Boris Johnson may live to regret his raid on the overseas aid budget if the short-term benefit to UK coffers is overshadowed by a much costlier, enduring price for the planet.
The prime minister rationalised the "temporary" cut of the aid-spending target to 0.5% of national income from 0.7% – in breach of a manifesto pledge and a legal requirement – as being necessary because of the economic hit to Britain from the coronavirus pandemic.
And it is true the decision last November has enabled him to claw back a few billion much-needed pounds to help British families and businesses at a time of crisis.
But we are now starting to learn what those savings made by the UK will mean for the most vulnerable families in places like Yemen and Syria, where British aid saves lives in the face of conflict, a lack of food and poor health facilities.
It is easy to hold up a project where aid was spent badly or wasted and use this as a tool to argue for all taxpayer cash to be spent in the UK rather than on official development assistance (ODA).
But – as well as being morally wrong given the UK’s status as one of the largest economies in the world – development officials argue that this is such a short-sighted view.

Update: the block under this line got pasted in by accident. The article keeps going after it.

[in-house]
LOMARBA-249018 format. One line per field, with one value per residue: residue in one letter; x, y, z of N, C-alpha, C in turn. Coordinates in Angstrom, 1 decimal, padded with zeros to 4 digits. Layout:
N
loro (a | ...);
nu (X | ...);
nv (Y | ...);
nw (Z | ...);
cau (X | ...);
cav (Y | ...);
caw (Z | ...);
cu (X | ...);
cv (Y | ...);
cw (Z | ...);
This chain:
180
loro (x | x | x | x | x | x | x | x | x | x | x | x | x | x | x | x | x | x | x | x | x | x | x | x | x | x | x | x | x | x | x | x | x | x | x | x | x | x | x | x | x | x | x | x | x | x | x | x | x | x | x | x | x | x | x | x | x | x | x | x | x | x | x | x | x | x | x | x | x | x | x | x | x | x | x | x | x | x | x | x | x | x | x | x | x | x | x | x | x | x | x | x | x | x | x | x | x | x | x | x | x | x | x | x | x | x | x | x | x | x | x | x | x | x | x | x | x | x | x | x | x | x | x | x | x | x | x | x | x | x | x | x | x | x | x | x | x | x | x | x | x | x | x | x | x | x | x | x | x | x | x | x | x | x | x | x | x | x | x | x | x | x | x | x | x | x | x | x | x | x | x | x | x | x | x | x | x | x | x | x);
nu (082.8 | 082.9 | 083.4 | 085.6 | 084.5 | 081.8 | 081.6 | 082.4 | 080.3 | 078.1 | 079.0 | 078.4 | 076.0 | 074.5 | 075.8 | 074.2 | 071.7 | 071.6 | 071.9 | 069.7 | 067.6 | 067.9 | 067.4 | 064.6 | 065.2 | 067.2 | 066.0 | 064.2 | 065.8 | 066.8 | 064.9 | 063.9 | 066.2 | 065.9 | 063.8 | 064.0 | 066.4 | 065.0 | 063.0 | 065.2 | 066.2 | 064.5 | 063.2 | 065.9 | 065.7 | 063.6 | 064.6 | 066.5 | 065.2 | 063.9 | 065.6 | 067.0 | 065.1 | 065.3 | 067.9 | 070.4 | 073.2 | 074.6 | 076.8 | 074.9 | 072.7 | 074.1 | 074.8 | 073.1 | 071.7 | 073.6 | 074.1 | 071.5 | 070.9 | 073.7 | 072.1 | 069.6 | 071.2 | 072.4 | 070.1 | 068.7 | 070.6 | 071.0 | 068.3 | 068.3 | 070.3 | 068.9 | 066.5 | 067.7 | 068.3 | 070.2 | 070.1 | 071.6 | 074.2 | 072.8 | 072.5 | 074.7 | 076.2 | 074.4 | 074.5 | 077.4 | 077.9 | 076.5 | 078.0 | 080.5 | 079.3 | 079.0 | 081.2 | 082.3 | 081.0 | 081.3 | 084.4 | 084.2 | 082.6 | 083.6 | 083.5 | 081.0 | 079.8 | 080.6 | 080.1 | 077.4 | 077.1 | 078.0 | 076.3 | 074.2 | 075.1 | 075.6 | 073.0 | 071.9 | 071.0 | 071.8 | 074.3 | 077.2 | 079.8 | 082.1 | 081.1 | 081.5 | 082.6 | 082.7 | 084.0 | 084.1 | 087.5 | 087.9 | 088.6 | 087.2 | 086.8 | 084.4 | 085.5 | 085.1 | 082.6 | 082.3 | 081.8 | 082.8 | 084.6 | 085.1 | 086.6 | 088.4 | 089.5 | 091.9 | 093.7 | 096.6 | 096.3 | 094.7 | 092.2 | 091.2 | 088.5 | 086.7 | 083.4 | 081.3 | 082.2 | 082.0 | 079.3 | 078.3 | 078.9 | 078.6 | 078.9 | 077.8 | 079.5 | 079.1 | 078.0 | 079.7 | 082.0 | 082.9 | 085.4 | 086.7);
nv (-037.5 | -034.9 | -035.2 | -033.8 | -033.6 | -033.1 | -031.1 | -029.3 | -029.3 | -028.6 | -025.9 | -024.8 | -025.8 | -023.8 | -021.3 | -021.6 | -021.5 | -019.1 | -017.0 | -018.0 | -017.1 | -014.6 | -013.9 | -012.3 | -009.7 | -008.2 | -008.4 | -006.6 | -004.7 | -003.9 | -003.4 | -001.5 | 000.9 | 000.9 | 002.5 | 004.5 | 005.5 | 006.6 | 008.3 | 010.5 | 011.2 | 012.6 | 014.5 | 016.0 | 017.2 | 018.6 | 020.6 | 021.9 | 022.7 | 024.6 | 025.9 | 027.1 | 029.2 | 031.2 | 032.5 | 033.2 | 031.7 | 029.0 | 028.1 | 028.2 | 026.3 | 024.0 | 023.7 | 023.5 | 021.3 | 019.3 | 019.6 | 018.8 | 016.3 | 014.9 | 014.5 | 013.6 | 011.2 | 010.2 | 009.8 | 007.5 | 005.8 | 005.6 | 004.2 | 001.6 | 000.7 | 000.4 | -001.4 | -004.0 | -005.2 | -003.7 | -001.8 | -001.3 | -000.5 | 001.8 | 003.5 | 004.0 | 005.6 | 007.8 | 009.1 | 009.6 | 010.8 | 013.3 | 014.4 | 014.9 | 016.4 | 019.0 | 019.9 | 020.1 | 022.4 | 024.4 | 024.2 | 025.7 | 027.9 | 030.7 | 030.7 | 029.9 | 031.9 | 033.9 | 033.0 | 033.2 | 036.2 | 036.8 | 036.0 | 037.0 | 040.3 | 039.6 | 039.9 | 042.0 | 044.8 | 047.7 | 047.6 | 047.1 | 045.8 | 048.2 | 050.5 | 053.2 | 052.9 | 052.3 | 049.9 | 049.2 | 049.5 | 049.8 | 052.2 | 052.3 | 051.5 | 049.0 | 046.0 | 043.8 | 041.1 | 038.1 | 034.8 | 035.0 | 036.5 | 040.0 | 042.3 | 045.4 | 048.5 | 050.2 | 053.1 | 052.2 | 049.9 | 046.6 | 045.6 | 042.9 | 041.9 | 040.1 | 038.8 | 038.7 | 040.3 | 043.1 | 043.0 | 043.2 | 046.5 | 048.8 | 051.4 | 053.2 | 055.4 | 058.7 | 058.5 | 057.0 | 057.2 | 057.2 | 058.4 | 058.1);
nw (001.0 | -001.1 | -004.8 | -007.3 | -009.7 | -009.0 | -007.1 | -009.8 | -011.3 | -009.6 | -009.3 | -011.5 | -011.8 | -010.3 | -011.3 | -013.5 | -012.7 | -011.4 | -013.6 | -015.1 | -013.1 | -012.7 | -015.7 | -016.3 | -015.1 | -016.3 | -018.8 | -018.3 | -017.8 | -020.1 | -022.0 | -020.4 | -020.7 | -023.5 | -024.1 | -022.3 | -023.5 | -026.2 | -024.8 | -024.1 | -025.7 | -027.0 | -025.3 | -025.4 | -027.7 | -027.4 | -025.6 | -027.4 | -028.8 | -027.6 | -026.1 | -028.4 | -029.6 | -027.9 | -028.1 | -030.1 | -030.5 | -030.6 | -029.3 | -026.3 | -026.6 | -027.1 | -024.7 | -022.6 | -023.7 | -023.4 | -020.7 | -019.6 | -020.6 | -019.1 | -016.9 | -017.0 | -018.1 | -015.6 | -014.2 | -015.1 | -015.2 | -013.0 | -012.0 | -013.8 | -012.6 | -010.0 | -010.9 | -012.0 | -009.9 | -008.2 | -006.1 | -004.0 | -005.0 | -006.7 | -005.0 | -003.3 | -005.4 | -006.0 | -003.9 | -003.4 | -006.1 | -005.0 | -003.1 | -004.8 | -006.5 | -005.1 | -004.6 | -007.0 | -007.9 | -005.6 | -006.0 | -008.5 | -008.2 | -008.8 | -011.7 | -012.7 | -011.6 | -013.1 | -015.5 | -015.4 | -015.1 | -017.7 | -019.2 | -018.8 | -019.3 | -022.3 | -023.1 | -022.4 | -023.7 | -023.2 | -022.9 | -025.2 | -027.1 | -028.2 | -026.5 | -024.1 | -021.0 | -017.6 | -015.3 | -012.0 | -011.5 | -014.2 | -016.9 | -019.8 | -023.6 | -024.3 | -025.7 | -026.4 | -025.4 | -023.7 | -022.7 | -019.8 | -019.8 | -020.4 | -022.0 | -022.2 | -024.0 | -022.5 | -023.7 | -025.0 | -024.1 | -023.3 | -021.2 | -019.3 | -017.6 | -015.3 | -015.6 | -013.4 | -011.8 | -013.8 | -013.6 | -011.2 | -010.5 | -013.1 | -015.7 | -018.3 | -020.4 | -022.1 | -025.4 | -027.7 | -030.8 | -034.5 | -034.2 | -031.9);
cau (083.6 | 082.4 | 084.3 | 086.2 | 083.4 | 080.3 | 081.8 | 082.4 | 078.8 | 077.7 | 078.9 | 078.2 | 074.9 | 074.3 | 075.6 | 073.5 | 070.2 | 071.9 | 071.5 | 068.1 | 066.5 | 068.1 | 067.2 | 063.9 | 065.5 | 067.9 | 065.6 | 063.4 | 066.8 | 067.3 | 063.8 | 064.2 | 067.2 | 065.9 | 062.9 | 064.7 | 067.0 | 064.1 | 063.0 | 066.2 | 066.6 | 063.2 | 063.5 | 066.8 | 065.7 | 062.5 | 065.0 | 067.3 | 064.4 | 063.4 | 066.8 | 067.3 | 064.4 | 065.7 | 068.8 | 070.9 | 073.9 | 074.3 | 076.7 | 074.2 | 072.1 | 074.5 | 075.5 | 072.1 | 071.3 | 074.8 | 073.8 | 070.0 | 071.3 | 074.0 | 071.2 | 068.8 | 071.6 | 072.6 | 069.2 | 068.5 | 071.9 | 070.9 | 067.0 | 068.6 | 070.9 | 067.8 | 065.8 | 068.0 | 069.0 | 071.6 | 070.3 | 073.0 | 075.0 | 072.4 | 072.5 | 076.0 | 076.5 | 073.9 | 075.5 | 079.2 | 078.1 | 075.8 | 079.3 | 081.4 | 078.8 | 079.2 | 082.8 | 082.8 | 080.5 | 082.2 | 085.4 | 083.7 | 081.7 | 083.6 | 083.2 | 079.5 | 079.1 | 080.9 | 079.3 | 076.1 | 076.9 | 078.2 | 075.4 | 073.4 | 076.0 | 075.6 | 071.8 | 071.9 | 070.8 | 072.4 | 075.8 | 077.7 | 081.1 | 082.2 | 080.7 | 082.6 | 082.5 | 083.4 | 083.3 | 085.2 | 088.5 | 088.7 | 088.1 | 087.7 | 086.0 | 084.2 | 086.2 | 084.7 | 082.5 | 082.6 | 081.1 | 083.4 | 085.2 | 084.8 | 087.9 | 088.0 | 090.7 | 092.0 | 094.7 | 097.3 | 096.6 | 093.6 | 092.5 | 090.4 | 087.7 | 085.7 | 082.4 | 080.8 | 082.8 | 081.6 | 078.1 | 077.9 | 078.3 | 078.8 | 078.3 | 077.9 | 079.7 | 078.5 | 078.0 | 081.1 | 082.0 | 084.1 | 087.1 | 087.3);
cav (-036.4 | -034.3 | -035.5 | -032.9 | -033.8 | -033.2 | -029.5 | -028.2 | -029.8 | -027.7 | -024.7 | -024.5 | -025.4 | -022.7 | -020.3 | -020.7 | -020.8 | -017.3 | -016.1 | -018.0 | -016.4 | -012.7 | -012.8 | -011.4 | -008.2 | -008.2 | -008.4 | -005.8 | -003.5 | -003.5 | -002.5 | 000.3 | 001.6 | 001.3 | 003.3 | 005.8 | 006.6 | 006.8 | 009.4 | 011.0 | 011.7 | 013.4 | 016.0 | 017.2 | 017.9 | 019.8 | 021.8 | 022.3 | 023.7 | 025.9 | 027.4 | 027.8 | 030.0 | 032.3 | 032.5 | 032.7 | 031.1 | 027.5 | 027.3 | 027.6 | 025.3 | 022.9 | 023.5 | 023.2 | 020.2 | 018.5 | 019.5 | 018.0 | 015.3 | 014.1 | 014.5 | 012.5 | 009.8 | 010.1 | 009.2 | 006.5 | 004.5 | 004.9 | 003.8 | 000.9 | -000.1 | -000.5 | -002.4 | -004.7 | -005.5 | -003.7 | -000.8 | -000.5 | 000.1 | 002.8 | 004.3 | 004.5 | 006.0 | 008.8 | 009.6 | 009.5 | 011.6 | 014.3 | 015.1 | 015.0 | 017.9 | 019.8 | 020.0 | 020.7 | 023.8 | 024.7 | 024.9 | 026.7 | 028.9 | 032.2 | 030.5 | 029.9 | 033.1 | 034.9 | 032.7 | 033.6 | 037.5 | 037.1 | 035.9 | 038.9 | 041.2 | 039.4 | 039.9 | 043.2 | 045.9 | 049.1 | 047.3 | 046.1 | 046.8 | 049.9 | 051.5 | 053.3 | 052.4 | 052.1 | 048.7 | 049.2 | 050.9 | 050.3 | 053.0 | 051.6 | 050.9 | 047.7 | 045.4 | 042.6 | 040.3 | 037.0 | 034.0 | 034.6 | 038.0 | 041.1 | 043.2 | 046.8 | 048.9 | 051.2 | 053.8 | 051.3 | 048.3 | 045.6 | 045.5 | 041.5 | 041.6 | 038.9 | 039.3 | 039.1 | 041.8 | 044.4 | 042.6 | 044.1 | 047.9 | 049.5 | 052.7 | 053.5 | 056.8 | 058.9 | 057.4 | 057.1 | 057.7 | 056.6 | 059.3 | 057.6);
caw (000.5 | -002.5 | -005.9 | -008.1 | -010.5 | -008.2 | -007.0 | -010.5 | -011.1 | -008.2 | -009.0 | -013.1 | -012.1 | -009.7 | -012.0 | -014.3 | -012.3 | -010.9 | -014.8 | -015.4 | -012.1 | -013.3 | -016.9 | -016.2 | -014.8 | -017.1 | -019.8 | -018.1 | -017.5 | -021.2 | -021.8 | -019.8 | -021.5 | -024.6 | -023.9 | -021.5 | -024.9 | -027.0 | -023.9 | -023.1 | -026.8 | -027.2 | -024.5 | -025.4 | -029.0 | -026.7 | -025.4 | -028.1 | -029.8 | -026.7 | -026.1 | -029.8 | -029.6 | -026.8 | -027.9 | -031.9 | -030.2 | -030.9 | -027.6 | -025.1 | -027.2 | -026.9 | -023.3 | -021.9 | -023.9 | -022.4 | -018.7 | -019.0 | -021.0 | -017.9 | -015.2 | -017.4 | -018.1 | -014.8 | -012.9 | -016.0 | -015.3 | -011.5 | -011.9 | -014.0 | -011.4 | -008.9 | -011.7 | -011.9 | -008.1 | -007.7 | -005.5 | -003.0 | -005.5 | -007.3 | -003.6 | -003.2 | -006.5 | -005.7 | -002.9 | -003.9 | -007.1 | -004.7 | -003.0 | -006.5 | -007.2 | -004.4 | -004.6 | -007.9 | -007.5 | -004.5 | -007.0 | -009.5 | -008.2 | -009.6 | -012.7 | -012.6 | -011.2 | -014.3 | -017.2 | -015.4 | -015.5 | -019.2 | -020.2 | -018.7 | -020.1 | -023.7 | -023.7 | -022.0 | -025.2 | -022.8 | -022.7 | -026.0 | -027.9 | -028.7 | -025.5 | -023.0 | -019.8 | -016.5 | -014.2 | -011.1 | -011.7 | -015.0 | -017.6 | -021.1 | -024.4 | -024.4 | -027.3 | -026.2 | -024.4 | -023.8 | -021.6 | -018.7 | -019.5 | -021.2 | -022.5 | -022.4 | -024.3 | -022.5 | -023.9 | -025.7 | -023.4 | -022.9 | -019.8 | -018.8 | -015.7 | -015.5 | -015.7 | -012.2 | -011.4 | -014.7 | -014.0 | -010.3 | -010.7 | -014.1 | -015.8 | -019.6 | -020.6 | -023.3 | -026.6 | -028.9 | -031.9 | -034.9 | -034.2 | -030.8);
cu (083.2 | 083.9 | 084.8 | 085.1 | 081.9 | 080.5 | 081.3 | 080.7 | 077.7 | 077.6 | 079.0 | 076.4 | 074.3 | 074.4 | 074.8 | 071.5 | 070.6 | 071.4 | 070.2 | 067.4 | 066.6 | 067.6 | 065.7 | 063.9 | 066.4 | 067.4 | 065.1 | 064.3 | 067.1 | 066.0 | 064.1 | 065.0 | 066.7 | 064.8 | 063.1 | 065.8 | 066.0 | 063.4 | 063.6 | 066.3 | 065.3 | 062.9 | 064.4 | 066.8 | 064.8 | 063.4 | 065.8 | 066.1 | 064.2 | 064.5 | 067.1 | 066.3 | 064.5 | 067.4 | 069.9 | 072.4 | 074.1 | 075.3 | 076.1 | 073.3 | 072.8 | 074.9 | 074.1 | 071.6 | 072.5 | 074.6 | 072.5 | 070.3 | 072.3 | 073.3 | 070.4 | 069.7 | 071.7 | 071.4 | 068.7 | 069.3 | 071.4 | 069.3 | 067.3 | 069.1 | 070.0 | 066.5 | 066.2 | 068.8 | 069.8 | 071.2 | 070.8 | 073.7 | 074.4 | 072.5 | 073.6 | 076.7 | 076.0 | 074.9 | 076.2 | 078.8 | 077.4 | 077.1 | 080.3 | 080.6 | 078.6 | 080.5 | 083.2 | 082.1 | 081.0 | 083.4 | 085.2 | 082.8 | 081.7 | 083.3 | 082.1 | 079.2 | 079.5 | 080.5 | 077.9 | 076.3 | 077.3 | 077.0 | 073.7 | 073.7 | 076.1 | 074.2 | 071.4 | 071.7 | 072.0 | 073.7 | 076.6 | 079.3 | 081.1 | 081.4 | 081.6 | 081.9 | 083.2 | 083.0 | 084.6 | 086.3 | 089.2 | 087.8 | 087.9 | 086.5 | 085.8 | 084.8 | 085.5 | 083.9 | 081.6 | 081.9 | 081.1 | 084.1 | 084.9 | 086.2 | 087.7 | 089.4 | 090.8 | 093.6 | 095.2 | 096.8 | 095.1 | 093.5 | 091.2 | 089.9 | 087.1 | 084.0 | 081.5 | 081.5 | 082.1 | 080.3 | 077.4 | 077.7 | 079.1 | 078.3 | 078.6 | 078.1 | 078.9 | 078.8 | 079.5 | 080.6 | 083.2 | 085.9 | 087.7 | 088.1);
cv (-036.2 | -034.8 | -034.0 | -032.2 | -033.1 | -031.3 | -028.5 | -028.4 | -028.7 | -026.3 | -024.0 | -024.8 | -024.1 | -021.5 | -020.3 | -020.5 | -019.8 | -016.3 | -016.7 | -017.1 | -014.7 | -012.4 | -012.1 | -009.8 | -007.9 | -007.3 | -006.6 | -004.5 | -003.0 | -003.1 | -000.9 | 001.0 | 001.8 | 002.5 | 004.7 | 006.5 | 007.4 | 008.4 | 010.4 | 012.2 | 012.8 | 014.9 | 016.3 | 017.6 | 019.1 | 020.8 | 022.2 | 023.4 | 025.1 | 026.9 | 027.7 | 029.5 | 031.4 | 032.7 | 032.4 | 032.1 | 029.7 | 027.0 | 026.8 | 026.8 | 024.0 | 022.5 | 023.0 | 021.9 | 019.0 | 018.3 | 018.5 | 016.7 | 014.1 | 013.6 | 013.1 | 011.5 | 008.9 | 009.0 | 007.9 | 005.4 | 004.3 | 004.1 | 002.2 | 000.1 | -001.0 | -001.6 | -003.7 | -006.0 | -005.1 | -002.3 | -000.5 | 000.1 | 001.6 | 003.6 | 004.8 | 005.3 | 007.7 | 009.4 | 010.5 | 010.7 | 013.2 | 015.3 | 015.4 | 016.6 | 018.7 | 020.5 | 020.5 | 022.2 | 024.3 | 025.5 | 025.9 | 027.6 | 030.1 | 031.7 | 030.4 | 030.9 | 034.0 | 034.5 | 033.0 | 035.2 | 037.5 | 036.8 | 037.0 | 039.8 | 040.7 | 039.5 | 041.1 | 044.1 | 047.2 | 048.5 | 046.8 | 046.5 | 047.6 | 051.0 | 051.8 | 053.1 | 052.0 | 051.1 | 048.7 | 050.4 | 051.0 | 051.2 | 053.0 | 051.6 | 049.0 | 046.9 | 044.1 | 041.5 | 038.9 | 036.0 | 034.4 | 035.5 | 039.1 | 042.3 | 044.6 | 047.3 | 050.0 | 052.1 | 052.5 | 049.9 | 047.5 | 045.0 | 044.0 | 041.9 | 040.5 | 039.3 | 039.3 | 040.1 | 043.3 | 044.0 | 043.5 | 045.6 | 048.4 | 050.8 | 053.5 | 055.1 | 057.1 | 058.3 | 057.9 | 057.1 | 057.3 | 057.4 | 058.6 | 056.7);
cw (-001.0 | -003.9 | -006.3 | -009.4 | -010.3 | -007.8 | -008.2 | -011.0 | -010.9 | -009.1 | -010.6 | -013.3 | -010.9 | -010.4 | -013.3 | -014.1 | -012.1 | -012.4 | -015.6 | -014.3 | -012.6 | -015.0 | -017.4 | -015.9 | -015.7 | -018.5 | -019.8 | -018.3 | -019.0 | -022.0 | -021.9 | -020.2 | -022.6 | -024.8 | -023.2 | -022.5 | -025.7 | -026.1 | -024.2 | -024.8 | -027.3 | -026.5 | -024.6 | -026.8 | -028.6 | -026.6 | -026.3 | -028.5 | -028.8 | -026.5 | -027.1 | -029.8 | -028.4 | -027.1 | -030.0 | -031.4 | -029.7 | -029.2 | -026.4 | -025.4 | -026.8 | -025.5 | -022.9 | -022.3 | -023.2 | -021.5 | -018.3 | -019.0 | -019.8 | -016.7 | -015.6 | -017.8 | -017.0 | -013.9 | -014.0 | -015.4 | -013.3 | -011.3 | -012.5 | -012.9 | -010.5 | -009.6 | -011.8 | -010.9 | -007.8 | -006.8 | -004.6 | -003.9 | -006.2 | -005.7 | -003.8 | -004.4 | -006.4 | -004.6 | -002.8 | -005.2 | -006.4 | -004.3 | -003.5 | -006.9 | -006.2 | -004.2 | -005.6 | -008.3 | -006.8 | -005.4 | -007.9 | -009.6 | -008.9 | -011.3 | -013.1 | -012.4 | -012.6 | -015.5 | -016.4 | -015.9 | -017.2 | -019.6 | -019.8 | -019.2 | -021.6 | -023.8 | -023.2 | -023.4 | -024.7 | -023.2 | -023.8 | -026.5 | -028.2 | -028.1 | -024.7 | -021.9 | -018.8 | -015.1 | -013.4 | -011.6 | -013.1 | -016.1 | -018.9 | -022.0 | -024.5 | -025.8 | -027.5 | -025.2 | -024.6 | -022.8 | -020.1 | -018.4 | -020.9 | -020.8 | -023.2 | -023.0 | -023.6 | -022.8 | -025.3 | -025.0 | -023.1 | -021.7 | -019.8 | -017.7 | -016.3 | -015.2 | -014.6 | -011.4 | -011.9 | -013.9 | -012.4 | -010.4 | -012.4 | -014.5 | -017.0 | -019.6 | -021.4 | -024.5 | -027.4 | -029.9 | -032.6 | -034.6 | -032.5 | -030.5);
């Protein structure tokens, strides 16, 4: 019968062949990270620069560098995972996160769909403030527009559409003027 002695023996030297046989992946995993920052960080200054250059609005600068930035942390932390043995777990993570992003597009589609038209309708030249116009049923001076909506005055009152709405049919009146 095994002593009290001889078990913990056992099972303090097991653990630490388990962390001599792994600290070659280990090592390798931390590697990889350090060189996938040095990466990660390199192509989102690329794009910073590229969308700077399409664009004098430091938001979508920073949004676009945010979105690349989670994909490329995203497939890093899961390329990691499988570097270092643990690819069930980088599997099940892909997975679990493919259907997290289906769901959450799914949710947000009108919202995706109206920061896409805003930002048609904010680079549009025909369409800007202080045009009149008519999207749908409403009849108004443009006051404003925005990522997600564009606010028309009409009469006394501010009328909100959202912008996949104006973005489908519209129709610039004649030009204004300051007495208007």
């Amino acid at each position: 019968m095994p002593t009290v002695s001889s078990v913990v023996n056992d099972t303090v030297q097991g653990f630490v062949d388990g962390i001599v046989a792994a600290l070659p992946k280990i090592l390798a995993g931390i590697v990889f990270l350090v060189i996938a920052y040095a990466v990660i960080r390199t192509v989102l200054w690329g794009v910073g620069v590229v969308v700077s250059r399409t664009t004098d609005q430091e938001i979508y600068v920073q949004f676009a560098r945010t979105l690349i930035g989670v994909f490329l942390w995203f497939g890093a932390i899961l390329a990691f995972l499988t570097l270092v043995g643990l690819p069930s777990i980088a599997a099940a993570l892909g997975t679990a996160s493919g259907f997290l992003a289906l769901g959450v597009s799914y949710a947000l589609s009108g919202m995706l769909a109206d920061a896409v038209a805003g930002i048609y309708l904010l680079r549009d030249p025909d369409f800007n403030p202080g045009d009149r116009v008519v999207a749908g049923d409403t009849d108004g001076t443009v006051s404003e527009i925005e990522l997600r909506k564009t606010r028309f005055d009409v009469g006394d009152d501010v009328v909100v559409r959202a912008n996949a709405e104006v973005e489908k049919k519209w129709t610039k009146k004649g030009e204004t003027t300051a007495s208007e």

Overseas aid spent well – something the now abolished (rather "merged") Department for International Development (DfID) had eventually become good at – not only saves lives in the most deprived countries but it is designed to reduce poverty and enable development.
The goal is to lift communities out of poverty in a sustainable way that helps build stability and security in a country, which in turn leads hopefully to prosperity and growth.
A failure to invest in the long-term programmes that are designed to facilitate this change, like the lifesaving work the UK was funding at the United Nations family planning agency (UNFPA) to help women and girls avoid unwanted pregnancies and dangerous abortions, means there will be greater instability, which leads to greater insecurity.
That is a tragedy for the developing world.
But it also impacts the relatively comfy lives of people in the UK and other richer nations, through increased migration and a greater threat from terrorism, launched by groups that have been allowed to grow in impoverished and ungoverned spaces.
And then there is the need to react – potentially with military force (far more expensive than the soft power of well-targeted overseas aid) – should a war erupt in a distant land, like Afghanistan, that the rest of the world had turned its back on.